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Help Students Develop Strong Vocabulary Skills
Instructional Strategies for Teachers and Parents
by Becky L. Spivey, M.Ed.
What is vocabulary?
The term vocabulary has a wide range of meanings – depending upon whom you ask to define it. Teachers may define vocabulary as (1) sight-word vocabulary (immediate recognition of the printed word), (2) meaning vocabulary (what students understand when reading printed words), or (3) listening vocabulary (understanding words heard in spoken language). Content teachers in a particular subject area may refer to vocabulary as (4) academic vocabulary (words that students need to know and understand in order to comprehend concepts being taught in school). Vocabulary development, however, includes all of the above and is critical for developing literacy skills.
When we stop and think about the vast role vocabulary plays in a child’s overall literacy development, it certainly takes the number one spot. It makes sense that if a child is struggling with reading, there is almost certainly a connection to his or her lack of vocabulary. After analyzing several scientific studies in 2000, the National Reading Panel (NRP) concluded that a reader’s vocabulary strongly correlates to his or her understanding of the text. The NRP also found that “when students receive instruction concerning key words before reading text, they have greater comprehension than students not receiving such instruction.” This led the NRP to emphasize vocabulary instruction as an essential element in all literacy programs.
Learning (personal and academic), occurs at home, in school, and in the community. In order for students to develop their literacy skills, they need a rich vocabulary acquired through direct instruction, exposure to words, and social interaction. Teachers must give direct instruction through structured lessons in order for students learn new or “unknown” vocabulary. Usually, unknown words are academic or subject related. For younger students, new or unknown words may be words they have heard before but are learning to apply them in different contexts. Parents can be instrumental in helping extend the teacher’s vocabulary lessons at home when reading, writing, or doing homework with their children.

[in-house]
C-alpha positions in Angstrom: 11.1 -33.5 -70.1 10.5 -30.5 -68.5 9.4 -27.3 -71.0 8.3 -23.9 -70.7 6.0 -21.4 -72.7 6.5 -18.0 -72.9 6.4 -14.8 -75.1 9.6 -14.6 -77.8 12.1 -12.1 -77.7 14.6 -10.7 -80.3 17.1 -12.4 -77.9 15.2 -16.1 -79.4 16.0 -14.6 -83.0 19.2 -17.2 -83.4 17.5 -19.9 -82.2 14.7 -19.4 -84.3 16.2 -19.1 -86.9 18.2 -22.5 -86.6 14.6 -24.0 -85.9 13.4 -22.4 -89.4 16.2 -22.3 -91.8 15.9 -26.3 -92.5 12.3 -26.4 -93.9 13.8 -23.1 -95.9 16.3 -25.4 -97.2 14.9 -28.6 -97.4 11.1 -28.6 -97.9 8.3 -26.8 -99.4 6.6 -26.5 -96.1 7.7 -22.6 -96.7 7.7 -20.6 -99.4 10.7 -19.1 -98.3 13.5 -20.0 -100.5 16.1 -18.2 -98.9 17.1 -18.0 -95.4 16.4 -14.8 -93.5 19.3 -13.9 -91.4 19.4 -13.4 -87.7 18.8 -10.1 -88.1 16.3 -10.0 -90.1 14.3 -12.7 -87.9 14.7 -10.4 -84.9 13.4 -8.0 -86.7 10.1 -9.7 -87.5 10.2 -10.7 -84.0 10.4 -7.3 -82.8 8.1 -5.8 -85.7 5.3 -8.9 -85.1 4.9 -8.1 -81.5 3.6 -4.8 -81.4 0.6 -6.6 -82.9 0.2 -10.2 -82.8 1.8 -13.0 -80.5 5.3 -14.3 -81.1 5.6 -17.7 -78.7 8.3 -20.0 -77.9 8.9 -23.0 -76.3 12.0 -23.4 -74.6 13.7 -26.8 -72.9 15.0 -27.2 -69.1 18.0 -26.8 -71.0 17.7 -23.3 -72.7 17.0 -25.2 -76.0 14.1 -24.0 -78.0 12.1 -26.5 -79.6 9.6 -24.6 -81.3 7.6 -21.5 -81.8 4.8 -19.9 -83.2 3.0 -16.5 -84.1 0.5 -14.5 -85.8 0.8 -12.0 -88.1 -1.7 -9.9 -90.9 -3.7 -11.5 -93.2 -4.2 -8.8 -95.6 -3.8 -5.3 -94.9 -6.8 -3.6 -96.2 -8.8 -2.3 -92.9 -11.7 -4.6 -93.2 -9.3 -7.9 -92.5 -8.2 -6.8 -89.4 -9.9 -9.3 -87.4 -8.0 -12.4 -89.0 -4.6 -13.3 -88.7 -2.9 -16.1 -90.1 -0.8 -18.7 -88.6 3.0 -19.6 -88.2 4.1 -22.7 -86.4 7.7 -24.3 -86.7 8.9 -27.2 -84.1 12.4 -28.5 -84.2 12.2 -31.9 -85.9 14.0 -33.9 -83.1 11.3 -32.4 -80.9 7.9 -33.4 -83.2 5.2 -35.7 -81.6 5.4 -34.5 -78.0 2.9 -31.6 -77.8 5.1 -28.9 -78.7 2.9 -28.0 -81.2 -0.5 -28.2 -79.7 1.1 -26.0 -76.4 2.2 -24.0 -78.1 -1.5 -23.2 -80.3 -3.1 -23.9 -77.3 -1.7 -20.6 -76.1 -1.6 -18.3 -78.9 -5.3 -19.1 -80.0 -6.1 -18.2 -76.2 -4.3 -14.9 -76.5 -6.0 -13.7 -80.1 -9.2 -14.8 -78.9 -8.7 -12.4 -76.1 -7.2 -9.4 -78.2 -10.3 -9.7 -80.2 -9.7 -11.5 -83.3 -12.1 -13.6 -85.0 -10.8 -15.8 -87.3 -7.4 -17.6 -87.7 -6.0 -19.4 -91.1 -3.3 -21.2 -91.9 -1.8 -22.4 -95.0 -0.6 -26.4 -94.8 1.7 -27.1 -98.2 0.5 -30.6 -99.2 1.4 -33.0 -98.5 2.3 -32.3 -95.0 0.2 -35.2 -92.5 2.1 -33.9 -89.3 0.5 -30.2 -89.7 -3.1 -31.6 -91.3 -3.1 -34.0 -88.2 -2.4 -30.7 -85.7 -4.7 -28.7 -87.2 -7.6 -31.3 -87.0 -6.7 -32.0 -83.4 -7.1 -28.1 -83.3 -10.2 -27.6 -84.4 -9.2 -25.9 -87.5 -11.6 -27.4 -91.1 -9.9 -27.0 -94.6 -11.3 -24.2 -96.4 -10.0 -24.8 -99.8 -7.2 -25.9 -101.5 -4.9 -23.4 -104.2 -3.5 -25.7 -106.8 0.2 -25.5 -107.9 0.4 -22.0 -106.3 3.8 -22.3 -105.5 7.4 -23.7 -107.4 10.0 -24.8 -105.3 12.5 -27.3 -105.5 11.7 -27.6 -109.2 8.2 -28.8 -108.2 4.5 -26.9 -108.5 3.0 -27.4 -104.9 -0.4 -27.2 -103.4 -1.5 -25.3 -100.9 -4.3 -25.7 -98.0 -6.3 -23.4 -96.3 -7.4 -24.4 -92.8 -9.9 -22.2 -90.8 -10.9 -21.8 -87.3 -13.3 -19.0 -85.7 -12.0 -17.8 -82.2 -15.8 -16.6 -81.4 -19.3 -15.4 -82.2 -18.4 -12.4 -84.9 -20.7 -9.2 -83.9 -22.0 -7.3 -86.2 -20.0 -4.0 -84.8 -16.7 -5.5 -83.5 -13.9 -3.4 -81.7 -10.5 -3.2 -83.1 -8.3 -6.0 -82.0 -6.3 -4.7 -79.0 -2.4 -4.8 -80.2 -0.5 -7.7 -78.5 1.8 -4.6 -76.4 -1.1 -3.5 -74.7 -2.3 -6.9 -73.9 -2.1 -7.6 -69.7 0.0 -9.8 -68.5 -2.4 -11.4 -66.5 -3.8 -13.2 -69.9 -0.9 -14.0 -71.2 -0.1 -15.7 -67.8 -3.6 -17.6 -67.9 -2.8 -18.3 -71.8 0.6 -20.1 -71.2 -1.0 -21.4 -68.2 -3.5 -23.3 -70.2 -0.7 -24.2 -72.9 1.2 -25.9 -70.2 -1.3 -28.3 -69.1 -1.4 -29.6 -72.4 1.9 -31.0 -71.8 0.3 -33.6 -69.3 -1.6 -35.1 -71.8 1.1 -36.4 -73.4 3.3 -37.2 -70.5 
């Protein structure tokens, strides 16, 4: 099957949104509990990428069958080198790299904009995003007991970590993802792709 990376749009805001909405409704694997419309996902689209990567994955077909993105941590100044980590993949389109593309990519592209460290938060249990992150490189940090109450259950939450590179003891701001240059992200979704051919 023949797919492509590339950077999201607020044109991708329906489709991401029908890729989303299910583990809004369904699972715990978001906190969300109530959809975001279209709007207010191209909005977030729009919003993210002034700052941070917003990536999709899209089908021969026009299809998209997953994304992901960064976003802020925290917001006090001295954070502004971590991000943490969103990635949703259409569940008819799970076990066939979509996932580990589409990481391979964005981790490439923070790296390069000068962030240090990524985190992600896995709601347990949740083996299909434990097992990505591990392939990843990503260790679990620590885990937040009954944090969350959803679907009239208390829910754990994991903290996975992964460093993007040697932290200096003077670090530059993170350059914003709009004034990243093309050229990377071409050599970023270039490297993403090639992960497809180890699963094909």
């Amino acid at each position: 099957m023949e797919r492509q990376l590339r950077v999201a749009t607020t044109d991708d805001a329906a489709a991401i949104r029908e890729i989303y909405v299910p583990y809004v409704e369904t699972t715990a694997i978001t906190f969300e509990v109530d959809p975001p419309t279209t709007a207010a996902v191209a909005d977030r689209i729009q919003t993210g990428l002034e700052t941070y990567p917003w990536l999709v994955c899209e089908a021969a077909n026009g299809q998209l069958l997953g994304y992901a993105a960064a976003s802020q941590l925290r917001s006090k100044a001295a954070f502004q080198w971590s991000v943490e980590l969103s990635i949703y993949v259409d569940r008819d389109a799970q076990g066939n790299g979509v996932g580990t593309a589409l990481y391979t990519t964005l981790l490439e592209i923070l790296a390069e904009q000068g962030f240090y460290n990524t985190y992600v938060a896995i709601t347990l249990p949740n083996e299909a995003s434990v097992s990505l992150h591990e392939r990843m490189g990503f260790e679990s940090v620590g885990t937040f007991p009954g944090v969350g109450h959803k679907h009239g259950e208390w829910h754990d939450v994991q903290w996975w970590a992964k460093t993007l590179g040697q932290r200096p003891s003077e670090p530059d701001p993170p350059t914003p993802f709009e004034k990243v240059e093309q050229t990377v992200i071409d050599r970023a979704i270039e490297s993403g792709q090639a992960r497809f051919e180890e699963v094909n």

At school, teachers must...
(1) Provide a variety of rich language experiences by:
  • Reading aloud.
  • Encouraging dialogue between teacher and students during vocabulary instruction.
  • Encouraging independent and shared reading and writing activities.
  • Creating a print-rich environment using word walls to focus students’ attention on new vocabulary.
(2) Teach individual words through direct instruction by:
  • Guiding students in correctly pronouncing the word(s) and saying the word together two or three times.
  • Providing material containing new or unknown words in particular contexts as well as teaching other meanings or uses of the words.
  • Engaging students in activities that allow sufficient time to practice using new words.
  • Providing multiple exposures to new words with review and practice activities.
  • Talking about the new words while citing other words that are similar in meaning (synonyms).
(3) Teach word-learning stragies by:
  • Helping students analyze parts of the words (prefixes, suffixes, and base words).
  • Having students create vocabulary word cards containing useful information about the word such as its definition, synonyms, examples and non-examples (what the word is NOT), illustrations, images, part of speech, and sentences.
(4) Develop an interest in words by:
  • Creating a word-rich environment with a variety of interesting books and magazines (fiction and nonfiction) appropriate for the ages and interests of the students.
  • Promoting word play using games and puzzles.
  • Encouraging word consciousness through writing exercises and conversation.
  • Involving students in discovering word relationships (antonyms and synonyms), learning about the use of words in figurative language (idioms, metaphors, and similes), and exploring word history and origins, etc.
Parents can extend classroom vocabulary lessons at home by reading and writing with their children and incorporating new vocabulary in conversations. Have them explain in their own words what the “new” words mean. Help them associate new words with other words that have similar meanings.
Parents have many opportunities to help foster their child’s vocabulary development and instill in them a love of words using games like: Scrabble®, Boggle®, Charades, Scattergories®, etc. Many educational word games are now available for free online or as an app for all types of devices.
Antonacci, Patricia A. and O’Callaghan, Catherine M. “Section IV, Essential Strategies for Teaching Vocabulary” Promoting Literacy Development: 50 Research-Based Strategies for K–8 Learners, May 31, 2012. Retrieved March 2013 from
Kinsella, Kate; Stump, Colleen Shea; and Feldman, Kevin. Pearson Education. Prentice Hall eTeach. Strategies for Vocabulary Development. Retrieved March 2013 from
Feldman, Kevin; Kinsella, Kate. (2005). Scholastic Professional Paper. Narrowing the Language Gap: The Case for Explicit Vocabulary Instruction. Retrieved March 2013 from

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Any commercial use is strictly prohibited.

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